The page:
Record display

Record Number


PROSEA Handbook Number

16: Stimulants


Acalypha siamensis Oliv. ex Gage




Acalypha evrardii Gagnep., Acalypha sphenophylla Pax & K. Hoffm.

Vernacular Names

Wild tea (En). Indonesia: pokok teh (Sumatra), teh-tehan (Javanese). Malaysia: teh hutan, teh kampung, tumput. Cambodia: taè préi. Thailand: cha-khoi (northern), cha-ruesei (central), phakduk (south-western). Vietnam: tr[af] r[uwf]ng, tr[af] h[af]ng r[af]o.


Native in Peninsular Malaysia, Laos, Cambodia, Vietnam and Thailand and currently cultivated in Thailand, Peninsular Malaysia and Indonesia.


A hot infusion of dried leaves is drunk as a tea by the Thais and Malays. The leaves are also used in traditional medicine to treat fever, bowel complaints and kidney diseases; they are said to have antipyretic properties. The plant is often cultivated as a hedge plant.


A shrub or small scrambling tree to 4 m tall. Leaves rhombic, 2—10 cm x 1—5 cm, glabrous, coriaceous, narrowed into a blunt base, with characteristic serrate blunt tips and 5 slender vein pairs with 1 pair from the leaf base; petiole less than 1 cm long. Inflorescence a slender, puberulous raceme, about 5 cm long, upper part male, with 2 or 3 female flowers at the base; male flowers minute, in small tufts; sepals ovate, acute, ciliate; stamens about 10, filaments hairy, scale-like, lanceolate acuminate; female flowers enclosed in a large herbaceous bract. Fruit a capsule, 2.5 mm long, covered with long protuberances. Acalypha siamensis is locally common in dry, evergreen or mixed forest or scrub vegetation, up to about 400 m altitude; often on sandy soils, sometimes on limestone. It can be propagated by seed or stem cuttings. The potential use of Acalypha siamensis as a raw material in the herbal and pharmaceutical industry is worth exploring.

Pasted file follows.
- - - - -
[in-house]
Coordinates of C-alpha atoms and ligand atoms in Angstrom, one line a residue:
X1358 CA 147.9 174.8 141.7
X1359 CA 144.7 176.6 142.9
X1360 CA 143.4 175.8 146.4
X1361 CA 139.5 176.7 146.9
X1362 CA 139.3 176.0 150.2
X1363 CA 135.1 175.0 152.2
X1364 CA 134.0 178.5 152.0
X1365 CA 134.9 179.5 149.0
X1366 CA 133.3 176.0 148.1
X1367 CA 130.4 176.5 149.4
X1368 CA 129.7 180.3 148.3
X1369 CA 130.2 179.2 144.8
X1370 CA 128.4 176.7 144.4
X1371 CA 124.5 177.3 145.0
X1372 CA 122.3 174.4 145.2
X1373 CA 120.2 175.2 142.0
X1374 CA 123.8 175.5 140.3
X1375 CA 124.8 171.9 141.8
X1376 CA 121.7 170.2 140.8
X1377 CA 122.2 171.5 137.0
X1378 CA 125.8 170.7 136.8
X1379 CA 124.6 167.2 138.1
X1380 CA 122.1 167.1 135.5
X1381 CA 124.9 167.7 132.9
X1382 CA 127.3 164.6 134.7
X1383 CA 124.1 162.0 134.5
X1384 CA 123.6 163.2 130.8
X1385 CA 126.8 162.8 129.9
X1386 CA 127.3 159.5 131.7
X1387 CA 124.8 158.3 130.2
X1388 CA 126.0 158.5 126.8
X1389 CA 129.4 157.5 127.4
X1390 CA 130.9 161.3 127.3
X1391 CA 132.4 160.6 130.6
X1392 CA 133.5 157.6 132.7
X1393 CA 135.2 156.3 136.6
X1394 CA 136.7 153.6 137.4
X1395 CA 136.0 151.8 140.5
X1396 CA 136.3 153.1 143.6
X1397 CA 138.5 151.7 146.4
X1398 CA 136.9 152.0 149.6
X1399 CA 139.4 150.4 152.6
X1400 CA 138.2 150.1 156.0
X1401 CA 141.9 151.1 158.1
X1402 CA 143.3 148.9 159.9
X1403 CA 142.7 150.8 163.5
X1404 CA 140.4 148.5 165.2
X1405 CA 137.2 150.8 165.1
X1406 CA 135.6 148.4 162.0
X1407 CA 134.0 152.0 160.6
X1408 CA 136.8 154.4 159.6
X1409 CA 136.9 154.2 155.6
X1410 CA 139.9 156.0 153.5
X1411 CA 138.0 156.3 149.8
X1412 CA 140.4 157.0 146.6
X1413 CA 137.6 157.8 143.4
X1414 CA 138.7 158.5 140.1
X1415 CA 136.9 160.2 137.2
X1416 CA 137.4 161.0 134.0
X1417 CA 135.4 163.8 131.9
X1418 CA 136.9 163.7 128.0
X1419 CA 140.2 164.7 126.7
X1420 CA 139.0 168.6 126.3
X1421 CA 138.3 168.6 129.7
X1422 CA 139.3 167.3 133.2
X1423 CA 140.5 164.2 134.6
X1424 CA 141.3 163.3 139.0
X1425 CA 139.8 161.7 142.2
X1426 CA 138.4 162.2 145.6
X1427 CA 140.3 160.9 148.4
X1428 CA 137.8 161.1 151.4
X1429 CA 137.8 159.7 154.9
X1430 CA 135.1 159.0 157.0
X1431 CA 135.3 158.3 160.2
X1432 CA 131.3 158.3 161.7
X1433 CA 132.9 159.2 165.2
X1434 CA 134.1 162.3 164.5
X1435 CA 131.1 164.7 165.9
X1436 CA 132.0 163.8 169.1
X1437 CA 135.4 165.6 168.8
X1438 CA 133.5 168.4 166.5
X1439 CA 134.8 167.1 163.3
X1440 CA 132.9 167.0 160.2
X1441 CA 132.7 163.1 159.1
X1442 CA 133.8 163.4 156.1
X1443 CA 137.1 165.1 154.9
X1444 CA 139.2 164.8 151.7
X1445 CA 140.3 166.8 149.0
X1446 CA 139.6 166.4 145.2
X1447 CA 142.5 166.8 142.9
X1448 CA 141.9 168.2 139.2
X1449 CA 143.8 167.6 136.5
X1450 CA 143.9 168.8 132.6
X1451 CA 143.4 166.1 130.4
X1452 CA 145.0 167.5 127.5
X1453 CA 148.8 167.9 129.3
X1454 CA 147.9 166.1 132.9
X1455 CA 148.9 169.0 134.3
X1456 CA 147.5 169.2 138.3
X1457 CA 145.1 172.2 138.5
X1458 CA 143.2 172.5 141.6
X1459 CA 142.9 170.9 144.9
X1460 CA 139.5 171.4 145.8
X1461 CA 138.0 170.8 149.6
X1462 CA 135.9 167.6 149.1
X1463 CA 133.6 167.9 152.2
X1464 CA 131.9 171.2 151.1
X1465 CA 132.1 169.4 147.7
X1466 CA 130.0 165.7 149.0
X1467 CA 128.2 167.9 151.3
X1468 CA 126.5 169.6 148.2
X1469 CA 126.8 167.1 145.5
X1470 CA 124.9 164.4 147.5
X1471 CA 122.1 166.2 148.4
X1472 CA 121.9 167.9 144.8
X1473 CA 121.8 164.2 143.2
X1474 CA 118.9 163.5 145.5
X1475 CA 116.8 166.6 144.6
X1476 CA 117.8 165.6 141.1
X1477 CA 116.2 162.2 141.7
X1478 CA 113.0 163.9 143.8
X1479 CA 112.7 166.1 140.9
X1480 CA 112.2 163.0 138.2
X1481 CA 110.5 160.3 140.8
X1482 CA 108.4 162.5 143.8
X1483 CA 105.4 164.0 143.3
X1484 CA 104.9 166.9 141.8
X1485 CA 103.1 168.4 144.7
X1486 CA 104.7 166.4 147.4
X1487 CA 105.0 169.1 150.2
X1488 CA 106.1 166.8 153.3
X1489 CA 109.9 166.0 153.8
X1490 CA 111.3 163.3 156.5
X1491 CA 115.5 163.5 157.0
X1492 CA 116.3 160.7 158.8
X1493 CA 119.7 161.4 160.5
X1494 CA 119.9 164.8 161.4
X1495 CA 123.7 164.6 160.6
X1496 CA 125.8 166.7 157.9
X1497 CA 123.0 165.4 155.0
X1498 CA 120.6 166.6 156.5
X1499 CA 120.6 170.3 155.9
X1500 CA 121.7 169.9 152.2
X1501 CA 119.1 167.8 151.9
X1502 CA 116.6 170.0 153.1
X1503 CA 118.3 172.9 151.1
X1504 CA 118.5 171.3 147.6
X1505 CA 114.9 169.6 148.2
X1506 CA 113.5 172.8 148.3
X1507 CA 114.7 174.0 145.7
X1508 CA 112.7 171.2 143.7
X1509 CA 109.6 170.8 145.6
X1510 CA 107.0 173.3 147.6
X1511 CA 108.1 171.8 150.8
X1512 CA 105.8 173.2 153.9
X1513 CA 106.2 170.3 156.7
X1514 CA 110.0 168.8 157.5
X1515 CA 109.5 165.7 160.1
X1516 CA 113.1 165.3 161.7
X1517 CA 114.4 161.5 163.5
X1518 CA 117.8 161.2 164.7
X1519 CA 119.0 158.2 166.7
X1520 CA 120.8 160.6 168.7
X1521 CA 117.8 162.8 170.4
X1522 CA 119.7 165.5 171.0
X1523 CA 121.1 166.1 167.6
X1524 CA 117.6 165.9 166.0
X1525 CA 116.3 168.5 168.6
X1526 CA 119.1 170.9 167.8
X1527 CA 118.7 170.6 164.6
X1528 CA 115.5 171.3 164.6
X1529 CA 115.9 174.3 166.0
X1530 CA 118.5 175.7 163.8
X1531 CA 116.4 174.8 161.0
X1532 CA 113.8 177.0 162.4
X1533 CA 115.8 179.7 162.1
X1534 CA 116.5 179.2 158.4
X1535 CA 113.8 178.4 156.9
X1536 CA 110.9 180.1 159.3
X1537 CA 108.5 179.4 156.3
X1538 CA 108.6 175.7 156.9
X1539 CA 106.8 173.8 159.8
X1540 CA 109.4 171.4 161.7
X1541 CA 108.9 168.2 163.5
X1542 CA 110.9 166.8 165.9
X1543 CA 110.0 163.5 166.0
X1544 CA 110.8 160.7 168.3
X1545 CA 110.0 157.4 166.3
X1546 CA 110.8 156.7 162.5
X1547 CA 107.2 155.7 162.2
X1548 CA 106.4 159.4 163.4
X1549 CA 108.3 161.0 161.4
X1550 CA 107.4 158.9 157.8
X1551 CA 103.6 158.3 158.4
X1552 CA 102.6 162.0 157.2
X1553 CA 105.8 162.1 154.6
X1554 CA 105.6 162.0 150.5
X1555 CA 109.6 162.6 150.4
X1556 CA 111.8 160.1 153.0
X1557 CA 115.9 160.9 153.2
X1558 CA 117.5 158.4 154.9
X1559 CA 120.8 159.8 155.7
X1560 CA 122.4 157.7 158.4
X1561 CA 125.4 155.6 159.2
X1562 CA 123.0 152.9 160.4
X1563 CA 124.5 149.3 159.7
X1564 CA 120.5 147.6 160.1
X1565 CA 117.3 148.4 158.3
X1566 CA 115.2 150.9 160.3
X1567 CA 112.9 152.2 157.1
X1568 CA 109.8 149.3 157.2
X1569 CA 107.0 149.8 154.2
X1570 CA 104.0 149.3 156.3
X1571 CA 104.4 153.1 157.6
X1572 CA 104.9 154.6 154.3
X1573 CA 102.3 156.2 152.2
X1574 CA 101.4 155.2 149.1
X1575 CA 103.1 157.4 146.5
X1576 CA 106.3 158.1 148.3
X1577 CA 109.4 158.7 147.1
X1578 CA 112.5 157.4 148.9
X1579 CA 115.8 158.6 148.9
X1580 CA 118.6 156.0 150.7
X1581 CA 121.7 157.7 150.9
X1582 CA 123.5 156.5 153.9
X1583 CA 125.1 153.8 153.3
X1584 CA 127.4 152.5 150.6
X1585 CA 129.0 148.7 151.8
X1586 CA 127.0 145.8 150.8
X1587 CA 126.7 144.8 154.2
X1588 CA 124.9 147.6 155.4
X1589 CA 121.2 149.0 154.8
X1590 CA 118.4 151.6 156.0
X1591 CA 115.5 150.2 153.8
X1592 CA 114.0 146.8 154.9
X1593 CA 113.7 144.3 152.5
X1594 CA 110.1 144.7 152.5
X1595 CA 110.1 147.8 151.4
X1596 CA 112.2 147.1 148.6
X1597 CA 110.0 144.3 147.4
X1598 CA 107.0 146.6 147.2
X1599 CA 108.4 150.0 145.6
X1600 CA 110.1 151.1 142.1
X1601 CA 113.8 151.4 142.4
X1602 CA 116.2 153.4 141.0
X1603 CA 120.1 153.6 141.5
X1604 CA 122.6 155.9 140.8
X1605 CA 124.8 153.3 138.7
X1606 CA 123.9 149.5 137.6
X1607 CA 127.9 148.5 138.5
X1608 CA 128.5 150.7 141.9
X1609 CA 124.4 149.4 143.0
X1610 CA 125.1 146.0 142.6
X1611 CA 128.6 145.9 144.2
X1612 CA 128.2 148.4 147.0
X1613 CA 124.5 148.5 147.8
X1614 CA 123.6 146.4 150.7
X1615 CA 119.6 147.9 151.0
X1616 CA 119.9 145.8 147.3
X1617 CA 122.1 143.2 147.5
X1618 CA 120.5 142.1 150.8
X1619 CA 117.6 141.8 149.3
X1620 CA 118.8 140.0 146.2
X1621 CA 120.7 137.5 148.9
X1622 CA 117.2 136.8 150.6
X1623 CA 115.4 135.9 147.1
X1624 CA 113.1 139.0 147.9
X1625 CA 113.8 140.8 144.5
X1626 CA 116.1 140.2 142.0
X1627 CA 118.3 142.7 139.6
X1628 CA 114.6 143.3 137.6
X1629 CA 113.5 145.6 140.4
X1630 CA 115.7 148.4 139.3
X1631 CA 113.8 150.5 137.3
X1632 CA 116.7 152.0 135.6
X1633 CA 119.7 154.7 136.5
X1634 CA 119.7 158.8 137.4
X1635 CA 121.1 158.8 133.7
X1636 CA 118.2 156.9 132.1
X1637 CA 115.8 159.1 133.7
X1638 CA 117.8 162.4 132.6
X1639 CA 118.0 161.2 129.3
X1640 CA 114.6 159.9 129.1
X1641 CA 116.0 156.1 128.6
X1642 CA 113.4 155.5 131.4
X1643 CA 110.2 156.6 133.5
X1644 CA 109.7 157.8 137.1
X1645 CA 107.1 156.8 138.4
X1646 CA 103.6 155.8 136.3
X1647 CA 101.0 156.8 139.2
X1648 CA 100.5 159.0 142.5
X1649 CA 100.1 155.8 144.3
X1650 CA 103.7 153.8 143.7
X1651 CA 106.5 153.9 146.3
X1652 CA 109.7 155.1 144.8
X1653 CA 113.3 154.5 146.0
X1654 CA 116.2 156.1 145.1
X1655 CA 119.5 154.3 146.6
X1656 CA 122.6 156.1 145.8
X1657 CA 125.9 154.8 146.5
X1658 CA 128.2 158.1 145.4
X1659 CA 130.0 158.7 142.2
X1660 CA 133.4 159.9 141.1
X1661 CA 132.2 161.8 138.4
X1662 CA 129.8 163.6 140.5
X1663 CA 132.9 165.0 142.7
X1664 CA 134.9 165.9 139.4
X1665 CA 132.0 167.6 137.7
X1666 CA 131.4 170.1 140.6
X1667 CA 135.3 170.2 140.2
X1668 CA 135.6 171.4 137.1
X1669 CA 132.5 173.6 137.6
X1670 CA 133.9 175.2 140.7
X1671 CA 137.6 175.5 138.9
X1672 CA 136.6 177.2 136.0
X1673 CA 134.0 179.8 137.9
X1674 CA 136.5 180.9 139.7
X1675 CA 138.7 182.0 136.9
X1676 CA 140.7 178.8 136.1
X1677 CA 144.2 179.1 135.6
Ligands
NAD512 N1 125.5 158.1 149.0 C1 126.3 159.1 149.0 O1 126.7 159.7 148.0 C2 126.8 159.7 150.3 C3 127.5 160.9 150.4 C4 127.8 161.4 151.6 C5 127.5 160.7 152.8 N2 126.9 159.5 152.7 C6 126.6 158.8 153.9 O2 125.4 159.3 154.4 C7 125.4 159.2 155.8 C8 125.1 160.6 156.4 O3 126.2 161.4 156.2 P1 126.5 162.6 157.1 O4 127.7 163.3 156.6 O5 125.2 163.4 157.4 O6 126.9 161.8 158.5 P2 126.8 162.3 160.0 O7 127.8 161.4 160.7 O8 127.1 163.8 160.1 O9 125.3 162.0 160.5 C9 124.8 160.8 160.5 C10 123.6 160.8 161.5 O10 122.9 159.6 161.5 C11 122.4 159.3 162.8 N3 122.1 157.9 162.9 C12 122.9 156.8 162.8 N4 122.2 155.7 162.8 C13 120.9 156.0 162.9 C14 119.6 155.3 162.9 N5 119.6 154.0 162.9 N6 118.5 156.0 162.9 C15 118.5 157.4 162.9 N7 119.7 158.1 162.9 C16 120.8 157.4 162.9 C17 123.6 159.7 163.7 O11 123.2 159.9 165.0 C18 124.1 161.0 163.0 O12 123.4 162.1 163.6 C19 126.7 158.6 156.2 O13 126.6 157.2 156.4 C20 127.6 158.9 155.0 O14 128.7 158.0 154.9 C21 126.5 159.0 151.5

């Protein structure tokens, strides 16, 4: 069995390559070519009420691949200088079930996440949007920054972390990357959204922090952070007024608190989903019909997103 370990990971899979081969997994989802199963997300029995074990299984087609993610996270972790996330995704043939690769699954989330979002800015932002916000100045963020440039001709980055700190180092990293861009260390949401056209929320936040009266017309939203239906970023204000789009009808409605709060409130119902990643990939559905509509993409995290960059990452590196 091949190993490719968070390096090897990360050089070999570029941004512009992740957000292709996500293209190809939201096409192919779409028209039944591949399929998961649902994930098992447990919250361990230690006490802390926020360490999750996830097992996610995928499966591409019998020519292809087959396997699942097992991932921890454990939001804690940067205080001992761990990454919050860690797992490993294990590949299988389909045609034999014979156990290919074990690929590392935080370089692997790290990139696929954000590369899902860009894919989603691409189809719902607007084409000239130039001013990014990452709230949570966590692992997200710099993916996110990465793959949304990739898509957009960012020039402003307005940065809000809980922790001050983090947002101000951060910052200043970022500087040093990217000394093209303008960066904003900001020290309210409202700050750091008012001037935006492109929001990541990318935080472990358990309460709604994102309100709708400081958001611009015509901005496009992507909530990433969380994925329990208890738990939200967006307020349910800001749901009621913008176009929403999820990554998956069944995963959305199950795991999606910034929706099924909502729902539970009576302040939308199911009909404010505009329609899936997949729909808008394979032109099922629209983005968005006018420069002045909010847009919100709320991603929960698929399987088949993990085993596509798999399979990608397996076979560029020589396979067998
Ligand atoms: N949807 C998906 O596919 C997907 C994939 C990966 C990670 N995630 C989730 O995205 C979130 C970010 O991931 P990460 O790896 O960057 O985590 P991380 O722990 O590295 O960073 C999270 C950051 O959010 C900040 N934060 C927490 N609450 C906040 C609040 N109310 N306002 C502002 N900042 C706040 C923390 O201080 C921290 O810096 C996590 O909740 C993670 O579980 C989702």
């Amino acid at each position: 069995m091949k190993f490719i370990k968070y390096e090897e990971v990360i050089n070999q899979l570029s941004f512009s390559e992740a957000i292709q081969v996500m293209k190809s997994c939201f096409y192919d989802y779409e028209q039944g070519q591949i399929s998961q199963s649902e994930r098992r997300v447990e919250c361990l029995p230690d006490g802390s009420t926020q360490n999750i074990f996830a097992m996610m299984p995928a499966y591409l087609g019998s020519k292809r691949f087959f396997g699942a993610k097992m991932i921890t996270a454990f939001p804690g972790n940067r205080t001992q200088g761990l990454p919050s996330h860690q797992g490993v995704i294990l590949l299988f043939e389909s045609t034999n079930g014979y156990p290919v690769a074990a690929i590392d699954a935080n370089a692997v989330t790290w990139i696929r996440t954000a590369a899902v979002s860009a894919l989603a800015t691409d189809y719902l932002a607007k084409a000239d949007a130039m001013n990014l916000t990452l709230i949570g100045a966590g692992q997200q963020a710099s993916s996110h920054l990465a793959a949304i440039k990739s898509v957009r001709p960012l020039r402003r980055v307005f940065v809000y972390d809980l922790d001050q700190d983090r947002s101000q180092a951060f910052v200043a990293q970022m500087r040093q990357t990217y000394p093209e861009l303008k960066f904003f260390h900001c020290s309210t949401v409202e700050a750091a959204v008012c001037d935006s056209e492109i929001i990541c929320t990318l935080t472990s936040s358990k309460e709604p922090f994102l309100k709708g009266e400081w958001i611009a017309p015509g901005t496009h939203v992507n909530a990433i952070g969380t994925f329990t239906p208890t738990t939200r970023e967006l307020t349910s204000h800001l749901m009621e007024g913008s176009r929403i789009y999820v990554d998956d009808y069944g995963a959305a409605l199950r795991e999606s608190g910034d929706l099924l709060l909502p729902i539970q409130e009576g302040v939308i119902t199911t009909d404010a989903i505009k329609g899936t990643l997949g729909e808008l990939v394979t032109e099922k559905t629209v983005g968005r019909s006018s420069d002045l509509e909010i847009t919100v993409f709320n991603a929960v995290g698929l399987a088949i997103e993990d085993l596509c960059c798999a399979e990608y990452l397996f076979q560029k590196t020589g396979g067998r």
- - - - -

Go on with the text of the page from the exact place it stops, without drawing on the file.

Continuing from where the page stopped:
Selected Sources

[1] Airy Shaw, H.K., 1972. The Euphorbiaceae of Siam. Kew Bulletin 26: 191—363.
[15] Burkill, I.H., 1966. A dictionary of the economic products of the Malay Peninsula. Slightly revised reprint of the 1935 edition. 2 volumes. Ministry of Agriculture and Co-operatives, Kuala Lumpur, Malaysia. Vol. 1 (A—H) pp. 1—1240, Vol. 2 (I—Z) pp. 1241—2444.
[50] Pételot, A., 1952—1954. Les plantes médicinales du Cambodge, du Laos et du Vietnam [The medicinal plants of Cambodia, Laos and Vietnam]. 4 volumes. Centre National de Recherches Scientifiques et Techniques, Saigon, Vietnam.
[55] Ridley, H.N., 1922—1925. The flora of the Malay Peninsula. 5 volumes. Government of the Straits Settlements and Federated Malay States. L. Reeve & Co., London, United Kingdom.
[59] Smitinand, T., 1980. Thai plant names. Royal Forest Department, Bangkok, Thailand. 379 pp.
[69] Uji, T., 1987. Acalypha siamensis in Java (in Indonesian). Floribunda 1(1): 3—4.
[75] Whitmore, T.C. & Ng, F.S.P. (Editors), 1972—1989. Tree flora of Malaya. A manual for foresters. 4 volumes. Malayan Forest Records No 26. Longman Malaysia Sdn. Berhad, Kuala Lumpur & Petaling Jaya, Malaysia.


Lean Teik Ng & B. Na Songkhla

Correct Citation of this Article

Ng, L.T. and Na Songkhla, B., 2000. Acalypha siamensis Oliv. ex Gage. In: van der Vossen, H.A.M. and Wessel, M. (Editors): Plant Resources of South-East Asia No 16: Stimulants. PROSEA Foundation, Bogor, Indonesia. Database record:

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